News 2019

« BACK

Health



Results 101 - 120 of 1186.


Pharmacology - Health - 26.11.2019
One shot of ketamine could reduce problem drinking
A one-off dose of ketamine could help heavy drinkers reduce their alcohol intake, finds a new UCL experimental study. Giving a shot of ketamine to heavy drinkers after reactivating their drinking-related memories led to a rapid decrease in urges to drink and a prolonged decrease in alcohol intake over nine months, according to the study published .

Health - Pharmacology - 26.11.2019
One third of UK doctors may suffer from workplace 'burnout'
One third of UK doctors may suffer from workplace ’burnout’
One in three UK doctors working in obstetrics and gynaecology may suffer from workplace burnout. This could affect their well-being and how they treat patients. This is the finding of new research, published in the journal BMJ Open , led by scientists at Imperial College London.

Health - Life Sciences - 25.11.2019
Air pollution linked to higher glaucoma risk
Living in a more polluted area is associated with a greater likelihood of having glaucoma, a debilitating eye condition that can cause blindness, finds a new UCL-led study in the UK. People in neighbourhoods with higher amounts of fine particulate matter pollution were at least 6% more likely to report having glaucoma than those in the least-polluted areas, according to the findings published in Investigative Ophthalmology & Visual Science .

Health - 25.11.2019
Regeneration of nerve cells, 3D printing in construction
Regeneration of nerve cells, 3D printing in construction
DFG funds two new TUM transregional Collaborative Research Centers Regeneration of nerve cells, 3D printing in construction The German Research Foundation (Deutsche Forschungsgemeinschaft or DFG) is funding two new transregional Collaborative Research Centers (SFB/Transregional research alliance) involving the Technical University of Munich (TUM).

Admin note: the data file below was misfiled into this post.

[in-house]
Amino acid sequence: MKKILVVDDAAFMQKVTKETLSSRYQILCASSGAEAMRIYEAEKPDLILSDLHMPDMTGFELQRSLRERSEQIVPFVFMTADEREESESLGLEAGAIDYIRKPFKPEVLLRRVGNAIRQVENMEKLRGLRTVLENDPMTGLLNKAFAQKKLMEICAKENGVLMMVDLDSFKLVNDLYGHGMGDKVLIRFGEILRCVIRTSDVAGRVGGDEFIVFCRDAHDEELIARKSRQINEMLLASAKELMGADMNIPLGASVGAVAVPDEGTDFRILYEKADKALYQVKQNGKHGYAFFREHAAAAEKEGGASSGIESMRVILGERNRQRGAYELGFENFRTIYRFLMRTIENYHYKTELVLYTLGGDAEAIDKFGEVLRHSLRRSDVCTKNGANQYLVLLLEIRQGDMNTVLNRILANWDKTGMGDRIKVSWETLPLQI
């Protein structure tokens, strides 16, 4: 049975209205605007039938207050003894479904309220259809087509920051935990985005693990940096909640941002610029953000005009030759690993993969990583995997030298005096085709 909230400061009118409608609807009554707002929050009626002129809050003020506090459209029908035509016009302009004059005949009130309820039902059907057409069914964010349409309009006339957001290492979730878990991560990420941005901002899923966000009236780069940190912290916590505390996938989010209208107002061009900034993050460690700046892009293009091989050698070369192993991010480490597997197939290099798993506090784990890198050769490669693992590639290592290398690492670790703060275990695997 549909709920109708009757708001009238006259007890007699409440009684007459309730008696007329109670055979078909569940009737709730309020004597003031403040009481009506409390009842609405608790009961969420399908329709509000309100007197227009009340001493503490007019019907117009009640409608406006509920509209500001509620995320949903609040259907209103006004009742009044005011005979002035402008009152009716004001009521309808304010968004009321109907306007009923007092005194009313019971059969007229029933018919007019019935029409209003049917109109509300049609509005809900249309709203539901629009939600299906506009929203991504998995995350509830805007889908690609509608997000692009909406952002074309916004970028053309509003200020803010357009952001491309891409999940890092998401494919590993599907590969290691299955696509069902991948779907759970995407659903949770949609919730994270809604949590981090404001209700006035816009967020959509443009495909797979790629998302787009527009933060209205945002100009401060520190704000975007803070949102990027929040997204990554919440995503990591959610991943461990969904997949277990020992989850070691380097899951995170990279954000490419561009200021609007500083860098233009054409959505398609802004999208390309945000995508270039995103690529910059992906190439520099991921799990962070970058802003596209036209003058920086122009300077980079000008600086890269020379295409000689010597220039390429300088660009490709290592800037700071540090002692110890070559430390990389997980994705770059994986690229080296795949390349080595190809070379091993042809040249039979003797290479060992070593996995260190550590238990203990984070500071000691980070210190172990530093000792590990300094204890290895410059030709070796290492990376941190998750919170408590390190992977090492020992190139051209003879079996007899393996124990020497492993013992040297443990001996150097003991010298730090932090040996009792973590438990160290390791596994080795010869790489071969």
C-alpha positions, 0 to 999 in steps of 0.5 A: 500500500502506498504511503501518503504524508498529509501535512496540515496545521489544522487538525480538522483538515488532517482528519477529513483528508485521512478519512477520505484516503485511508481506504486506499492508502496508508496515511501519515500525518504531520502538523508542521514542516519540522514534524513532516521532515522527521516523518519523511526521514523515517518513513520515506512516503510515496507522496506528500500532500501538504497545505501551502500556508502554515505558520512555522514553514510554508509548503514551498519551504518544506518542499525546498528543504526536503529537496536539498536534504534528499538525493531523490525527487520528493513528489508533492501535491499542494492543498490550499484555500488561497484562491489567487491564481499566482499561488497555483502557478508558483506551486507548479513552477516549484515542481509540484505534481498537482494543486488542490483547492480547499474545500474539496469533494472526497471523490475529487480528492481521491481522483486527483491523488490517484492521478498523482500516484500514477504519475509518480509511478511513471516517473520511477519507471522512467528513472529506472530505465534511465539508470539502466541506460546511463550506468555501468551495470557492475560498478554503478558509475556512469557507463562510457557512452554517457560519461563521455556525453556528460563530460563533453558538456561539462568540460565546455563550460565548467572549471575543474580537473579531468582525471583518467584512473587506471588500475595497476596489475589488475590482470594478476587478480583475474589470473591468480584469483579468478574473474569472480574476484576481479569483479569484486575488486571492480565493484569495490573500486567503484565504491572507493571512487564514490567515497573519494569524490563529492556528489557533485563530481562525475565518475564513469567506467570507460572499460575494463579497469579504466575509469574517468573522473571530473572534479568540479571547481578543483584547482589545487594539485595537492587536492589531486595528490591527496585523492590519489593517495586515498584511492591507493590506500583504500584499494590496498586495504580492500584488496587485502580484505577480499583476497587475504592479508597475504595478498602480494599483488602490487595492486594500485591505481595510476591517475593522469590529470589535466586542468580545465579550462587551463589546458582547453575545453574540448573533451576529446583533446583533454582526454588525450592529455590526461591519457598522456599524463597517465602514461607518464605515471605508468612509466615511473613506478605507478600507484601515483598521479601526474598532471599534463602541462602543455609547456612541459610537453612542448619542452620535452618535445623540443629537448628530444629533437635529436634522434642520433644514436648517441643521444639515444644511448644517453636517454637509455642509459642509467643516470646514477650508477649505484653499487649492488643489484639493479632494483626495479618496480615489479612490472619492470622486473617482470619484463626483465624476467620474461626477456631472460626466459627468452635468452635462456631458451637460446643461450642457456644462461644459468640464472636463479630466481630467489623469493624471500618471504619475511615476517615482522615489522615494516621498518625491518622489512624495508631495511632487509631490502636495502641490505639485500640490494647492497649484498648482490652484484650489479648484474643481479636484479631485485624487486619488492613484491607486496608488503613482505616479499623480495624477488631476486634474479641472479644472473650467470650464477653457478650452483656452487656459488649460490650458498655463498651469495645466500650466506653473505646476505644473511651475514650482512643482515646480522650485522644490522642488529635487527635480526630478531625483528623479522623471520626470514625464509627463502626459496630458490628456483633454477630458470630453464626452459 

Health - Life Sciences - 25.11.2019
Babies in the womb may see more than we thought
An intrinsically photosensitive retinal ganglion cell (ipRGC) as it would appear if you looked at a mouse's retina through the pupil. The white arrows point to the many different types of cells it networks with: other subtypes of ipRGC cell (red, blue and green) and retinal cells that are not ipRGCs (red).

Environment - Health - 25.11.2019
Planning a trip abroad? Before you pack, check the air pollution levels
There are many things people research when planning a vacation or business trip abroad — such as the weather, how to get around a city and where to access free Wi-Fi. But one important piece of information that some people don't look at is a city's air pollution levels. A new study by researchers at UCLA shows that even a short-term visit to a severely polluted city can be detrimental to one's health.

Life Sciences - Health - 25.11.2019
How our dreams prepare us to face our fears
How our dreams prepare us to face our fears
Researchers from UNIGE and HUG demonstrate how the fears we experience in our dreams prepare us to tackle anxiety-provoking situations once we're awake. Do bad dreams serve a real purpose? To answer this question, researchers from the University of Geneva (UNIGE) and University Hospitals of Geneva (HUG), Switzerland, - working in collaboration with the University of Wisconsin (USA) - analysed the dreams of a number of people and identified which areas of the brain were activated when they experienced fear in their dreams.

Life Sciences - Health - 25.11.2019
New Approach to Treating Incurable Leukemia in Children Discovered
New Approach to Treating Incurable Leukemia in Children Discovered
Acute lymphoblastic leukemia is the most common form of cancer affecting children in Switzerland and, unfortunately, is often incurable. Researchers from the University of Zurich and the University Children's Hospital Zurich have now found a way to stop the driving force behind this type of leukemia at a molecular level and develop a targeted therapy.

Health - 25.11.2019
Wearable Sweat Sensor Detects Gout-Causing Compounds
There are numerous things to dislike about going to the doctor: Paying a copay, sitting in the waiting room, out-of-date magazines, sick people coughing without covering their mouths. For many, though, the worst thing about a doctor's visit is getting stuck with a needle. Blood tests are a tried-and-true way of evaluating what is going on with your body, but the discomfort is unavoidable.

Health - Life Sciences - 25.11.2019
Cellular origins of pediatric brain tumors identified
Channels McGill University News and Events Researchers make a breakthrough by identifying that several aggressive pediatric brain tumors are the result of stalled development in embryonic cells A research team led by Dr. Claudia Kleinman, an investigator at the Lady Davis Institute at the Jewish General Hospital, together with Dr. Nada Jabado, of the Research Institute of the McGill University Health Centre (RI-MUHC), and Dr.

Materials Science - Health - 22.11.2019
Protection for pacemakers
Protection for pacemakers